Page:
Archive for September, 2004

Wifi roaming with “waproamd”

Sunday, September 26th, 2004

I’ve just discovered waproamd, a tool to adjust the configuration of a wireless nic to the access point it is associated with.

waproamd is a roaming daemon for wireless IEEE 802.11 NICs supporting the Linux wireless extensions. It is intended to configure the WEP keys according to the networks found.

It works just as well without WEP, though. Below is a description for my setup without WEP.

The configuration of waproamd is in three tiers: waproamd, access points and interfaces.

Waproamd configuration is only one file: /etc/default/waproamd.

INTERFACES="ath0"
HOTPLUG_INTERFACES=""
ARGS="-M"

I my case the interface “ath0” is a cardbus card, so I add the “-M” option, just in case the card isn’t inserted when waproamd is started. It will monitor the card and react when it appears.

Then I have a script for each access point I use. They live in /etc/waproamd/scripts and their names are either the MAC address of the access point, or a name of the form essid:essid where the last “essid” is replaced with the name of the access point. The name might not be unique, though, so the MAC address option is probably the better way.

The access point scripts will have to be executable to work. They will be called with just one argument, either “start” og “stop”, and with a few environment variables: $ESSID and $IFACE for the detected ESSID and the network interface in question.

My scripts are all the same:

#!/bin/sh

case "$1" in
start)	ifup $IFACE=$IFACE-$ESSID ;;
stop)	ifdown $IFACE ;;
esac

In this way I can have a separate network interface configuration in /etc/network/interfaces for each (nic, essid) pair. If one day several access points on my list have the same ESSID, I’ll have to hardwire the name into the script, but until now it hasn’t been necessary.

In /etc/network/interfaces I have several stanzas for each nic, one for each access point. Many use DHCP, and just say

iface ath0-ESSID inet dhcp

where ESSID is replaced with the actual access point name, but a few combinations set up static IP addresses and other options.

I love my internet connection

Saturday, September 25th, 2004

I have my internet connection through a community network called Bryggenet, which serves a part of Copenhagen with internet, cable and telephony services. The connection is a shared 62Mbit/s line, brought to my house through a 100Mbit/s network

25 september 2004, 09:50

$ apt-get update
Fetched 9470kB in 3s (2420kB/s)
$ apt-get dist-upgrade
Need to get 95.8MB of archives.
Fetched 95.8MB in 17s (5453kB/s)

Ups, I forgot to mention the price of this connection: $25/month, flat fee.

10 oktober 2004, 18:00

$ apt-get update
Fetched 9491kB in 3s (2499kB/s)
$ apt-get dist-upgrade
Need to get 62.4MB of archives.
Fetched 62.4MB in 13s (4625kB/s)

Sawfish and the Gnome “Run Application” dialog

Friday, September 24th, 2004

It has long annoyed me that I couldn’t attach a keyboard short cut to the Gnome panels “Run Application” dialog in Sawfish.

When people ask on the net about it, the answer is usually “Press Alt-F2”, but that only works in metacity, not in sawfish.

In earlier versions of Gnome there was a gnome-run program, but that has gone.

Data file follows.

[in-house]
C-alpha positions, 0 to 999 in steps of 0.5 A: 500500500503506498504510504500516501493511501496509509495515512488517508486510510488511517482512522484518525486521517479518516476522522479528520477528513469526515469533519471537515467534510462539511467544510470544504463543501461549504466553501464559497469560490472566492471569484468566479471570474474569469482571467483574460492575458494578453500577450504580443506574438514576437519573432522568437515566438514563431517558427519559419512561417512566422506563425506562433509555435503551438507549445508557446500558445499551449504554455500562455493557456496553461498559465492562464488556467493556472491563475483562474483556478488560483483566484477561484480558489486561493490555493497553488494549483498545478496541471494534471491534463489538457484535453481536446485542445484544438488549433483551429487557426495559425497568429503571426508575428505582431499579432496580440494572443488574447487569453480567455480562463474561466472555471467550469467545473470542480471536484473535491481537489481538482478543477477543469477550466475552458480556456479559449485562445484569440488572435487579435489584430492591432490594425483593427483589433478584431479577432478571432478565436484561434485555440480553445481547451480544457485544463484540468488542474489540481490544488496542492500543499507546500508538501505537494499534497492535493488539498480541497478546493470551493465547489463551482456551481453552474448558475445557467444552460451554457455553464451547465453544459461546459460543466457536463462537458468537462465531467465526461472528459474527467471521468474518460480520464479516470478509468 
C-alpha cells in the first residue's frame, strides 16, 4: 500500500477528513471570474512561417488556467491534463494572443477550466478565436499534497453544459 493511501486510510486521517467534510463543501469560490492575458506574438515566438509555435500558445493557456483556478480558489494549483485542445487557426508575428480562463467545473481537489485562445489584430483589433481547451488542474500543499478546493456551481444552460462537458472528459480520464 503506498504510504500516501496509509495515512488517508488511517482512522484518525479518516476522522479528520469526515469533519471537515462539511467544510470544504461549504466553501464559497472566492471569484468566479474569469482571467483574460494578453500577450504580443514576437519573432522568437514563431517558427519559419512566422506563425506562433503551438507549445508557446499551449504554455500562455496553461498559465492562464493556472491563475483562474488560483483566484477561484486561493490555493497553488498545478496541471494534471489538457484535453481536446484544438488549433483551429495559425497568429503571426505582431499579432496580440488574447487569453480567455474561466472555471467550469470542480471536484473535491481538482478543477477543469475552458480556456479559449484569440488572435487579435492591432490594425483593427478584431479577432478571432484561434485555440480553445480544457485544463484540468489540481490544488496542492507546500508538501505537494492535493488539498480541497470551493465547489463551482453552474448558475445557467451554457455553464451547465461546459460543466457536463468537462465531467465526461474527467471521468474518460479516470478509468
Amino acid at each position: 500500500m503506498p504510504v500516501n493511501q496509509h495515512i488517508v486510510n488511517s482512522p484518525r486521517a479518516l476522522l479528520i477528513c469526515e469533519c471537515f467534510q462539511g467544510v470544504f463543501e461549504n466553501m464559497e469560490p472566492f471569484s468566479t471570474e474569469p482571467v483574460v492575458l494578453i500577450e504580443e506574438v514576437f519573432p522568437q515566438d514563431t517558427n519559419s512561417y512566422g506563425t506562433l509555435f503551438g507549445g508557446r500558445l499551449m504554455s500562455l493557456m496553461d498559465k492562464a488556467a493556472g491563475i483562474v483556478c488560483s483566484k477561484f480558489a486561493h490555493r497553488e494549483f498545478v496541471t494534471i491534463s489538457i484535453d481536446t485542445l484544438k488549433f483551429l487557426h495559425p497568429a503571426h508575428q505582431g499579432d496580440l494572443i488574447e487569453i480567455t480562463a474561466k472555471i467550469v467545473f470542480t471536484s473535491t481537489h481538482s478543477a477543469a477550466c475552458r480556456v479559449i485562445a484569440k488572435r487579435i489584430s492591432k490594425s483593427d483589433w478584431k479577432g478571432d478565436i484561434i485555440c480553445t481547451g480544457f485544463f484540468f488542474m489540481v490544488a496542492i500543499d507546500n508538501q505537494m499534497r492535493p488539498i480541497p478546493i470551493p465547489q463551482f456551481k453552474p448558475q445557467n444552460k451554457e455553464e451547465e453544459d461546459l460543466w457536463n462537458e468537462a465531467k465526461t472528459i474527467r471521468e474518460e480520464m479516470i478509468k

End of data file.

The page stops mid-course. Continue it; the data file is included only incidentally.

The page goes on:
Then, on this blog, I found an explanation and a little program that opens the “Run Application” dialog. All that’s missing is to use add a Sawfish binding to the program, using the sawfish function run-shell-command.

Download a copy of gnome-run.c here. The program is a simple X11 program, compiled with:

gcc gnome-run.c -o gnome-run -L/usr/X11R6/lib -lX11

Looking at the program, I would expect to be able to do it directly from sawfish, but somehow it didn’t work. What I tried was this:

(send-client-message 'root (x-atom '_GNOME_PANEL_ACTION)
     [(x-atom '_GNOME_PANEL_ACTION_RUN_DIALOG) 0] 32)

but, alas, it didn’t work. Would have been neat, though 🙂

Printing from Mozilla Thunderbird through Xprint

Thursday, September 23rd, 2004

I finally managed to print emails decently from Mozilla Thunderbird with the Xprint backend. Until now it has always come out too big, too small, in the wrong fonts or something else. It has never printed anything presentable.

The necessary instruction on how to make it work are here.

First of all, remove the copies of the PostScript fonts that Xprint keeps for itself. On my Debian systems they’re found at /usr/share/Xprint/xserver/C/print/models/PSdefault/fonts. Just remove the directory. It has to be done as root.

Then go to your Mozilla Thunderbird preferences directory. It’ll be something like ~/.mozilla-thunderbird/default.XXX/ where the last three ‘X’ are individual. There ought to be a chrome sub-folder here, and in that you’ll have to place a file called userContent.css. Just edit it with any editor of your choice. Create it if it doesn’t exist. It has to contain this text:

@media print {
   body, table {
       color: black;
       font-family: 'Times New Roman', times, serif;
       font-size: 12pt;
   }
   tt, pre {
       font-family: 'Courier New', courier, typewriter, monospace;
   }
   :link, :visited {
       color: black !important;
       text-decoration: underline !important;
   }
   .moz-text-plain {
       font-family: 'Courier New',courier,monospace !important;
   }
}

It might seem like black magic if you’re not accustomed to Cascading Style Sheets, but it tells Mozilla Thunderbird what fonts and sizes to use for printing.

Last thing is to exit Mozilla Thunderbird and restart it to get the style sheet to take effect.